Code Listing 1: /sbin/ifconfig for a working network configuration

# /sbin/ifconfig

eth0      Link encap:Ethernet  HWaddr 00:50:BA:8F:61:7A
          inet addr:  Bcast:  Mask:
          inet6 addr: fe80::50:ba8f:617a/10 Scope:Link
          RX packets:1498792 errors:0 dropped:0 overruns:0 frame:0
          TX packets:1284980 errors:0 dropped:0 overruns:0 carrier:0
          collisions:1984 txqueuelen:100
          RX bytes:485691215 (463.1 Mb)  TX bytes:123951388 (118.2 Mb)
          Interrupt:11 Base address:0xe800 

Optional: Configure any Proxies

If you access the Internet through a proxy, you might need to set up proxy information during the installation. It is very easy to define a proxy: you just need to define a variable which contains the proxy server information.

In most cases, you can just define the variables using the server hostname. As an example, we assume the proxy is called and the port is 8080.

Code Listing 2: Defining proxy servers

(If the proxy filters HTTP traffic)
# export http_proxy=""
(If the proxy filters FTP traffic)
# export ftp_proxy=""
(If the proxy filters RSYNC traffic)

# export RSYNC_PROXY=""

If your proxy requires a username and password, you should use the following syntax for the variable:

Code Listing 3: Adding username/password to the proxy variable

Testing the Network

You may want to try pinging your ISP's DNS server (found in /etc/resolv.conf) and a Web site of your choice, just to make sure that your packets are reaching the net, DNS name resolution is working correctly, etc.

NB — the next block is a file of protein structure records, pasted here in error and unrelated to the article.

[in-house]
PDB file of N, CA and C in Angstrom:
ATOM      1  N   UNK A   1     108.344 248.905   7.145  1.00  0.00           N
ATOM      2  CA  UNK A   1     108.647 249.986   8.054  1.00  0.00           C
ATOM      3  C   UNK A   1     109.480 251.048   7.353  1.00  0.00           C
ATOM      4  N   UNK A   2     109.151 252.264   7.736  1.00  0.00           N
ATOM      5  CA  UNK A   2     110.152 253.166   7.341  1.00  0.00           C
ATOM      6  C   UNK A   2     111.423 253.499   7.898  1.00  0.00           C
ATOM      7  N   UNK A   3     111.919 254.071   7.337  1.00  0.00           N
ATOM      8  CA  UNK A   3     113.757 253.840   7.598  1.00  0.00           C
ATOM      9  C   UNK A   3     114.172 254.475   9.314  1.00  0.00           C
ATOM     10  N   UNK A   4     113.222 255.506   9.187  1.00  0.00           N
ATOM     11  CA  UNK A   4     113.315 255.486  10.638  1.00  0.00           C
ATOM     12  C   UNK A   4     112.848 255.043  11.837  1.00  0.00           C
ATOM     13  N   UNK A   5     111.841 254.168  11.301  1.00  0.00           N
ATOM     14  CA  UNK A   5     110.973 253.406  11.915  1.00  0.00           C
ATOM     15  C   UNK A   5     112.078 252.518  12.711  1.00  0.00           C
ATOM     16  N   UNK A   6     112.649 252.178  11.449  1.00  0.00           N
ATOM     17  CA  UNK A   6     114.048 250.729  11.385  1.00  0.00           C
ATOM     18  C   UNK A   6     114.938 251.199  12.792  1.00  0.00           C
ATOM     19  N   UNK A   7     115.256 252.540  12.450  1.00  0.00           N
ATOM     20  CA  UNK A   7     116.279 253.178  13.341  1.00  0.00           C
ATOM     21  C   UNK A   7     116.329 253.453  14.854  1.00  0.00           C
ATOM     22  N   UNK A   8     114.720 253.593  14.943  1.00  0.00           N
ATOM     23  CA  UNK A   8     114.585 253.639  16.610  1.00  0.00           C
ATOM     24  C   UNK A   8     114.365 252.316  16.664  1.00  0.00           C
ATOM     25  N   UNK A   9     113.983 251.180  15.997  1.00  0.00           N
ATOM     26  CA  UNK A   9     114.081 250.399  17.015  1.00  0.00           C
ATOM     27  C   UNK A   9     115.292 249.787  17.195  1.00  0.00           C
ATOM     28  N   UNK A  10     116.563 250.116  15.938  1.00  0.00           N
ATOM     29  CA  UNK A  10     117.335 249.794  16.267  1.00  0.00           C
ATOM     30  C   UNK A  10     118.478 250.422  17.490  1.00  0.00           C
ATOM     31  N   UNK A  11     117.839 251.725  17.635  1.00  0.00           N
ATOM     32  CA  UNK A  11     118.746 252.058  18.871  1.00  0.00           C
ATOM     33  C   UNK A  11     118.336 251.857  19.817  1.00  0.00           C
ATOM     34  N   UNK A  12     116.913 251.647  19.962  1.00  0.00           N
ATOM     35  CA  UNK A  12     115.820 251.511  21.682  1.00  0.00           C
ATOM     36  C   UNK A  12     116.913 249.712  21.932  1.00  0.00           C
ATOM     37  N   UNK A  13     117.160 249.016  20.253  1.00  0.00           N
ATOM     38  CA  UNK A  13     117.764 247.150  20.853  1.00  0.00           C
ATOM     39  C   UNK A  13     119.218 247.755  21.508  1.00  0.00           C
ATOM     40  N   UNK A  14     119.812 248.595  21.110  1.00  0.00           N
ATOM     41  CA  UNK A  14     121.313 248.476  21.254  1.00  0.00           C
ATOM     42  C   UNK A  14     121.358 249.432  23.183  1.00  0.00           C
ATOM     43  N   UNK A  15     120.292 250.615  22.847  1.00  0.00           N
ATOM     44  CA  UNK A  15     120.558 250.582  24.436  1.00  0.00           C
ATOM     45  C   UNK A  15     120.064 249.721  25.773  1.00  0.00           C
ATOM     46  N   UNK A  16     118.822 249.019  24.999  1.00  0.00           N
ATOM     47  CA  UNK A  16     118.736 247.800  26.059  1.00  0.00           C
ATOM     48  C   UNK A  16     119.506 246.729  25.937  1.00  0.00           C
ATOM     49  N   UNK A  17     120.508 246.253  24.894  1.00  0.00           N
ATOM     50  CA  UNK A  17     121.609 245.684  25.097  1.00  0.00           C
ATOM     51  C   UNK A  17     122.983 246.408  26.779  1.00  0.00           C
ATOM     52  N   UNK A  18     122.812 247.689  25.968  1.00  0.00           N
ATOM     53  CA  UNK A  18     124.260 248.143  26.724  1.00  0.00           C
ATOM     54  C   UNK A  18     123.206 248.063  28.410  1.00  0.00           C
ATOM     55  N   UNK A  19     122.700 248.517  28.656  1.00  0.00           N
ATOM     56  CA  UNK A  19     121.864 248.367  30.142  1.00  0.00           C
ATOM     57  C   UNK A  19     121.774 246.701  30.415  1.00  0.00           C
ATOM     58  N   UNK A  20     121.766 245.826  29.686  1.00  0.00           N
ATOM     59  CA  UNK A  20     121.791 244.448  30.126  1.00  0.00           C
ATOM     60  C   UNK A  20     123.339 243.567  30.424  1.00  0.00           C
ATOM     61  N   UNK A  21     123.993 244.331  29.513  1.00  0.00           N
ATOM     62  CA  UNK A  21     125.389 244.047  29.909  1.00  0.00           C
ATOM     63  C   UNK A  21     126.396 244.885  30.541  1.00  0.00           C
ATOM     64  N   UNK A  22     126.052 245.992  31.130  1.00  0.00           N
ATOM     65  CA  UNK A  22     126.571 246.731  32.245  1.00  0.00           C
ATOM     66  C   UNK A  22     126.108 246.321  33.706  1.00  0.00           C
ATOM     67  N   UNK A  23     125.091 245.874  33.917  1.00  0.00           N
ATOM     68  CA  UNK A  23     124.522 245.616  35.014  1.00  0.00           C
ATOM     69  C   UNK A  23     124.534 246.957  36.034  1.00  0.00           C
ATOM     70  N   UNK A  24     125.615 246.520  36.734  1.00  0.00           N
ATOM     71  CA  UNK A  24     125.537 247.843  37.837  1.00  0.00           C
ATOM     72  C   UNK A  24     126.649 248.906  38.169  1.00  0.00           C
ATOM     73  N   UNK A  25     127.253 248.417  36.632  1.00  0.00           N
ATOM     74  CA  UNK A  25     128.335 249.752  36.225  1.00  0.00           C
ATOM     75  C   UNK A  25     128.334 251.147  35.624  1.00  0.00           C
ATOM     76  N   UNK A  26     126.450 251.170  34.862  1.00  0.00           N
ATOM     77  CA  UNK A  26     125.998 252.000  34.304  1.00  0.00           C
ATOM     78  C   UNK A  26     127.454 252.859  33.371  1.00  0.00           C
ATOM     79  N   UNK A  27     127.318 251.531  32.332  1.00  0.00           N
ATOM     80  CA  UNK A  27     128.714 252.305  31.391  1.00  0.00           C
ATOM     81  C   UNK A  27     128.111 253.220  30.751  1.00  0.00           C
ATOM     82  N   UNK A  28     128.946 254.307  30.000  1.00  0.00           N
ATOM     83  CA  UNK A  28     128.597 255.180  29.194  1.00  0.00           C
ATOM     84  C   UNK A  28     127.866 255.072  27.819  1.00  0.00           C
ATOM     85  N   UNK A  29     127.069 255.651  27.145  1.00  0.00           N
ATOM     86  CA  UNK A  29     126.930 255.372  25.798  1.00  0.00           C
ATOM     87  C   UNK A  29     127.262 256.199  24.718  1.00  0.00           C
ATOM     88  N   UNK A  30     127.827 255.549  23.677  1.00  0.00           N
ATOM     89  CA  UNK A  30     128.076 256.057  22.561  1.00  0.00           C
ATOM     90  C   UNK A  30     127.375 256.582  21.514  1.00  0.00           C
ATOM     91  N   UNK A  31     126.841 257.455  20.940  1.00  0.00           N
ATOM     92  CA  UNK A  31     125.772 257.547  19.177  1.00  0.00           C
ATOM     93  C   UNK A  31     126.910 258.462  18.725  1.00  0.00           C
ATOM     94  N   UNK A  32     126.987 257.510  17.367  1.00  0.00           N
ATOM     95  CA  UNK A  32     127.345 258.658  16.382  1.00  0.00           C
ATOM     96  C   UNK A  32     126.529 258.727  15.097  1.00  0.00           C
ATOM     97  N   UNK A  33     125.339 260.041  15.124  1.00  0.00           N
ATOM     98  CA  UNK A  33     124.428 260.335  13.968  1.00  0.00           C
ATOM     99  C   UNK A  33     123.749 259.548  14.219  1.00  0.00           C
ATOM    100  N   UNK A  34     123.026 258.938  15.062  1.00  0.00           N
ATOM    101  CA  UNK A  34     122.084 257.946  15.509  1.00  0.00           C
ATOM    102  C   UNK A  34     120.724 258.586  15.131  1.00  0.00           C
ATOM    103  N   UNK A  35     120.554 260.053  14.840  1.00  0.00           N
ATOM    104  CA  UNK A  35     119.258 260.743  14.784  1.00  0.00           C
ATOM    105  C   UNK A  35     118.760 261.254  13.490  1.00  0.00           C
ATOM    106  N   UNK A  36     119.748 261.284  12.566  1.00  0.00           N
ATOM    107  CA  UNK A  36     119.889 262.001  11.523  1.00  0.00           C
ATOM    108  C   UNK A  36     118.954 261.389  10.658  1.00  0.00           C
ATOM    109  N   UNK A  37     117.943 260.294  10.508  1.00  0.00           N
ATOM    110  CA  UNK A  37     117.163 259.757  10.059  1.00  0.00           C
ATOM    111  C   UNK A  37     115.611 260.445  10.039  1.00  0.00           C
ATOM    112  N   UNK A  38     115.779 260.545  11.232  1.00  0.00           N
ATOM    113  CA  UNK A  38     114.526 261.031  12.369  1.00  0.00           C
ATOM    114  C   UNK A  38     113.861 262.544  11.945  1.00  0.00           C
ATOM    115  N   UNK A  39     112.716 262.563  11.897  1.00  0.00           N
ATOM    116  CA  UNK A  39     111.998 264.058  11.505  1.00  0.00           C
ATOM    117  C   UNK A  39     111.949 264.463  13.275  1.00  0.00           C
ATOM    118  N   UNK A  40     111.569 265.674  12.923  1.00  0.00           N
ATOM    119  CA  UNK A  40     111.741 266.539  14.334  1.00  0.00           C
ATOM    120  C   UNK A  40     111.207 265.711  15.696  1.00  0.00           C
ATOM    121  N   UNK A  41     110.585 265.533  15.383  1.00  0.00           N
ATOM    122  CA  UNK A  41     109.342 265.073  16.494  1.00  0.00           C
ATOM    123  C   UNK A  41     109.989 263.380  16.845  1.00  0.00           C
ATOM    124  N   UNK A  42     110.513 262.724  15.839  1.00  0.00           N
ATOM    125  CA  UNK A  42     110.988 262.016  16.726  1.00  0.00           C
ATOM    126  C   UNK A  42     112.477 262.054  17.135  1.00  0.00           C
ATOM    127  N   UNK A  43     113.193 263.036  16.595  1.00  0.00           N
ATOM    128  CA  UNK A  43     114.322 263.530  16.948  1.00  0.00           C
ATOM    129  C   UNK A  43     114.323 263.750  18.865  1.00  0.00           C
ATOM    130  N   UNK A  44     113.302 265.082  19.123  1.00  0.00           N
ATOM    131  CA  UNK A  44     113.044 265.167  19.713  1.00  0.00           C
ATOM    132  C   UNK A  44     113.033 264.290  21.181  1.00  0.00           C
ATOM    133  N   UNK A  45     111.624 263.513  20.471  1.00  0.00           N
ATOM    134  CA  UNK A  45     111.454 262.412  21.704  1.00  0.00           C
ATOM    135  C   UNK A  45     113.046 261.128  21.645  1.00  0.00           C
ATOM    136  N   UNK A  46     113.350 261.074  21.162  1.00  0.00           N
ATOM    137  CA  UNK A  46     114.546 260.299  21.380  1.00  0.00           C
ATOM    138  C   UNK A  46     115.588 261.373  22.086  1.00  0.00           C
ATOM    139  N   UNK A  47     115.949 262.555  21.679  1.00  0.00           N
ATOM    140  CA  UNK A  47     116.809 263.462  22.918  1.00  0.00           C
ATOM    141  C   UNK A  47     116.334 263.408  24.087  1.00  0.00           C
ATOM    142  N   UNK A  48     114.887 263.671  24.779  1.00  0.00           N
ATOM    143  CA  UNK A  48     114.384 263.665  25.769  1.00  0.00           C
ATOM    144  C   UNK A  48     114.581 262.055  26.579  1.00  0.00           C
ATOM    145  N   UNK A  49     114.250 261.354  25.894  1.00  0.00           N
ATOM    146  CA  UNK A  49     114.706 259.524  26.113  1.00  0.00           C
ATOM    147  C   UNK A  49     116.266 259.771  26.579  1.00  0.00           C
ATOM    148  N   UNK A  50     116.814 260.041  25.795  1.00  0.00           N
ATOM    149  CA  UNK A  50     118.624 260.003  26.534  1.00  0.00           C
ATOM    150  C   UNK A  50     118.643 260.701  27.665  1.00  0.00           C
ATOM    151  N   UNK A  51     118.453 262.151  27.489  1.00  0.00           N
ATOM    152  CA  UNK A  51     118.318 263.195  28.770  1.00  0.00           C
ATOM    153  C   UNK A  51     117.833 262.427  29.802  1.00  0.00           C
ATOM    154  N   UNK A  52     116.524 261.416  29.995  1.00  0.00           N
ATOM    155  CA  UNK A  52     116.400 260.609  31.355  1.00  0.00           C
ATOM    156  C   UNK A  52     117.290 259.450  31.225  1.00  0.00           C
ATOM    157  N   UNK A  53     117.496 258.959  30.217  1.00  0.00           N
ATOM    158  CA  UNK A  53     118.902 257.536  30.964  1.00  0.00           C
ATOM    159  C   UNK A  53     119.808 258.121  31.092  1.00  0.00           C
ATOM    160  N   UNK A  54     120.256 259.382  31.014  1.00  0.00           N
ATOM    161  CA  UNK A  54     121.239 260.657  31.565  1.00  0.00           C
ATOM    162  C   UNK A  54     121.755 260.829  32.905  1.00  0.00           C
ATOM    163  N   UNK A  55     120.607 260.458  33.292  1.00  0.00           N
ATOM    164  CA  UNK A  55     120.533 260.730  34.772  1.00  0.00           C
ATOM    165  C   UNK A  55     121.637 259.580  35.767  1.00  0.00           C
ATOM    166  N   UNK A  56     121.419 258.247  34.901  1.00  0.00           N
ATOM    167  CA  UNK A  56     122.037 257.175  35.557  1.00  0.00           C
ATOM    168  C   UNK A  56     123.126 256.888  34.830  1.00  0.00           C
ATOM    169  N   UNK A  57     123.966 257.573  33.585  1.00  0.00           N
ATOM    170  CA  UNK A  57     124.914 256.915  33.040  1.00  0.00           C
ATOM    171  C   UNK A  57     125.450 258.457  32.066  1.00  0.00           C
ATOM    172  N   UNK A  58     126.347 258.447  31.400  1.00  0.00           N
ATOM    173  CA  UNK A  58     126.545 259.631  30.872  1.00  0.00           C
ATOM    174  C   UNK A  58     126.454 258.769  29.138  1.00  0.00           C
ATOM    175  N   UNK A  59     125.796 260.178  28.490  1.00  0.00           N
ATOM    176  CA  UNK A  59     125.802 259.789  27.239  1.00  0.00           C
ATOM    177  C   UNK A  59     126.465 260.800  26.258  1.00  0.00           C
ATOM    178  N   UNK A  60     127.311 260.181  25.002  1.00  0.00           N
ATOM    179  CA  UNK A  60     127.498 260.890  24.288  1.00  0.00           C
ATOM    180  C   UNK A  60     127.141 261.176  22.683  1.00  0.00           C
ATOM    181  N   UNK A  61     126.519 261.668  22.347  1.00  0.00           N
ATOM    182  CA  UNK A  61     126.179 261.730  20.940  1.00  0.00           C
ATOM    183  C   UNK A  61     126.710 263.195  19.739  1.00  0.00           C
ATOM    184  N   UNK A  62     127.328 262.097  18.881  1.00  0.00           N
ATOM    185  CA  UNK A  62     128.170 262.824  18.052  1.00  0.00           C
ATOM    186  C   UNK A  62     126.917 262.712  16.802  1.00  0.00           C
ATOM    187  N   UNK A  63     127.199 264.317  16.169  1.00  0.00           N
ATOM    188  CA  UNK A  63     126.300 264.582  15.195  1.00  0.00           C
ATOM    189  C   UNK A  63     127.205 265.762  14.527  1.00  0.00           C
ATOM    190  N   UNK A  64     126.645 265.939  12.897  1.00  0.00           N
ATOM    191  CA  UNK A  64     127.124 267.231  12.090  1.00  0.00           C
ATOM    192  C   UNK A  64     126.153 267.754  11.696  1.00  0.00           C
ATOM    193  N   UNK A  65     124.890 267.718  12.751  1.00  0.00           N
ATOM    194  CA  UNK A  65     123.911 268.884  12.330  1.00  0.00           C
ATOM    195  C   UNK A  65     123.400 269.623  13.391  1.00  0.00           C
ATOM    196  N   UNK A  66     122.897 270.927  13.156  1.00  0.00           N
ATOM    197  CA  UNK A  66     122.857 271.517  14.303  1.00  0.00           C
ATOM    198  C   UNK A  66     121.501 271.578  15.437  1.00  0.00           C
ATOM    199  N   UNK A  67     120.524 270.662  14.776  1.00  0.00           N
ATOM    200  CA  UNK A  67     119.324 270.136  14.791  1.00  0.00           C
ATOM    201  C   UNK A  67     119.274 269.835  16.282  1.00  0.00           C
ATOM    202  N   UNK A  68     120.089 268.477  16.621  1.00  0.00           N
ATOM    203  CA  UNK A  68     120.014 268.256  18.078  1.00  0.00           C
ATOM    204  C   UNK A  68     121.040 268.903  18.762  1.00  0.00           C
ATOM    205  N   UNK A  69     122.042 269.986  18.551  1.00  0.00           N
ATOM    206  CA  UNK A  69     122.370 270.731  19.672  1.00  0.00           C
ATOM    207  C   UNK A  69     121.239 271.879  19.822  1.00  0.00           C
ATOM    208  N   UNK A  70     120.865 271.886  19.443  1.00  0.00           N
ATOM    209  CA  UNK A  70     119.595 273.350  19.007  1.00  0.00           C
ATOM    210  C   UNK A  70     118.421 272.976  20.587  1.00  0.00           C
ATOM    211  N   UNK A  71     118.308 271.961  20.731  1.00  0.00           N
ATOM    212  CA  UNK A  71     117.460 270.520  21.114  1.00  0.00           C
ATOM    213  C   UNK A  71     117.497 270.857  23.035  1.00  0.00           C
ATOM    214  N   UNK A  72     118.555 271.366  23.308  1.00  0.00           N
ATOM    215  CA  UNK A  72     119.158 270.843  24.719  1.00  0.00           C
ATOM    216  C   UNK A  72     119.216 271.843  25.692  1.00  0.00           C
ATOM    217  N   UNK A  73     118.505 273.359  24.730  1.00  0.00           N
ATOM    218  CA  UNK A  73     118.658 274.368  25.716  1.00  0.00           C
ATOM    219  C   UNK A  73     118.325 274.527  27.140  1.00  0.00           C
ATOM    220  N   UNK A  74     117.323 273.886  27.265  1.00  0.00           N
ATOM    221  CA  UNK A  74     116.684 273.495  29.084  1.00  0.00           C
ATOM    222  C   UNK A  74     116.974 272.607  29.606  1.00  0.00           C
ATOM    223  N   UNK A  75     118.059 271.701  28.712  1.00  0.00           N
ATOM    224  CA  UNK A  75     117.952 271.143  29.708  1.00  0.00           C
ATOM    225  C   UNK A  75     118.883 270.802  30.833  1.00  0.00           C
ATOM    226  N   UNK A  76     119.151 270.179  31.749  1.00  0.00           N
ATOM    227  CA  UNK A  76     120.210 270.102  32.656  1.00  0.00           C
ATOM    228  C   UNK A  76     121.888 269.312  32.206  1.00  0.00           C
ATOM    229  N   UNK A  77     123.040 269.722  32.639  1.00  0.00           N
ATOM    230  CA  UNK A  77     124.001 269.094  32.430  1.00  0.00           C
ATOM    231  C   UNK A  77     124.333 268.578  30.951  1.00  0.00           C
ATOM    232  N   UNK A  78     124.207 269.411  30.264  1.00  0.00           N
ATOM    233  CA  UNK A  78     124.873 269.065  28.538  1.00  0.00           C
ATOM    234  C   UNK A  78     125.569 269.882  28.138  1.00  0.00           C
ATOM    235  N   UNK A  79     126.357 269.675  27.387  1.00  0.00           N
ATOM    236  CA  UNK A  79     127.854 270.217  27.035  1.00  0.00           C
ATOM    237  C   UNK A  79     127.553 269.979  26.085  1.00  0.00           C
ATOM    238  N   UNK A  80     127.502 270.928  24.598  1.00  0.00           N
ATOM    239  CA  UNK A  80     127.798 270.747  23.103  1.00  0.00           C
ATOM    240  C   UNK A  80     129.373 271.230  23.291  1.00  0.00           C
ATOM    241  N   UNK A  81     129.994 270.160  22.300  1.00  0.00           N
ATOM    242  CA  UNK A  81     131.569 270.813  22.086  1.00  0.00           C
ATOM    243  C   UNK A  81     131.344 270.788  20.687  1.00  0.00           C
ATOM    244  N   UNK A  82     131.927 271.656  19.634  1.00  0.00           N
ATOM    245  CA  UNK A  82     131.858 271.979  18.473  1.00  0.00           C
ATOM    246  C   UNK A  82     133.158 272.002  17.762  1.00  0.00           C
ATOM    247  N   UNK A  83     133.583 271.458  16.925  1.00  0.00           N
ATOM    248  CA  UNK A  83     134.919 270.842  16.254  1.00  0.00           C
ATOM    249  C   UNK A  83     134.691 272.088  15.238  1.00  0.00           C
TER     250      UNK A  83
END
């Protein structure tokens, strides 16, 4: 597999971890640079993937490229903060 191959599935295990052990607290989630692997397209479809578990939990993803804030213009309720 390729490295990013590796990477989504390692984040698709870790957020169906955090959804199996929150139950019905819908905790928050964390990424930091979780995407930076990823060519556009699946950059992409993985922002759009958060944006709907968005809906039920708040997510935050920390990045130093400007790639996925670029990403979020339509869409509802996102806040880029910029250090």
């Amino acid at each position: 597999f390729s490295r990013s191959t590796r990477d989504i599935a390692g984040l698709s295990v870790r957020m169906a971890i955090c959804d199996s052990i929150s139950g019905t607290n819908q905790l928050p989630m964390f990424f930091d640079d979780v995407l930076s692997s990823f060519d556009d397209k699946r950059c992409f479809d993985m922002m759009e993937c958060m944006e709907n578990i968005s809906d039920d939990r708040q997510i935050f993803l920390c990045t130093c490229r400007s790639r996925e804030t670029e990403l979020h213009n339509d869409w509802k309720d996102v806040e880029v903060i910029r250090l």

Code Listing 4: Further network testing

# ping -c 3

If you are now able to use your network, you can skip the rest of this section and continue with Preparing the Disks. If not, read on.

3.b. Automatic Network Configuration

If the network doesn't work immediately, some installation media allow you to use net-setup (for regular or wireless networks), pppoe-setup (for ADSL-users) or pptp (for PPTP-users - available on x86, amd64, alpha, ppc and ppc64).

If your installation medium does not contain any of these tools or your network doesn't function yet, continue with Manual Network Configuration.

Default: Using net-setup

The simplest way to set up networking if it didn't get configured automatically is to run the net-setup script:

Code Listing 5: Running the net-setup script

# net-setup eth0

net-setup will ask you some questions about your network environment. When all is done, you should have a working network connection. Test your network connection as stated before. If the tests are positive, congratulations! You are now ready to install Gentoo. Skip the rest of this section and continue with Preparing the Disks.

If your network still doesn't work, continue with Manual Network Configuration.

Alternative: Using RP-PPPoE

Assuming you need PPPoE to connect to the internet, the Installation CD (any version) has made things easy for you by including rp-pppoe. Use the provided pppoe-setup script to configure your connection. You will be prompted for the ethernet device that is connected to your adsl modem, your username and password, the IPs of your DNS servers and if you need a basic firewall or not.

Code Listing 6: Using rp-pppoe

# pppoe-setup
# pppoe-start

If something goes wrong, double-check that you correctly typed your username and password by looking at /etc/ppp/pap-secrets or /etc/ppp/chap-secrets and make sure you are using the right ethernet device. If your ethernet device doesn't exist, you will have to load the appropriate network modules. In that case you should continue with Manual Network Configuration as we explain how to load the appropriate network modules there.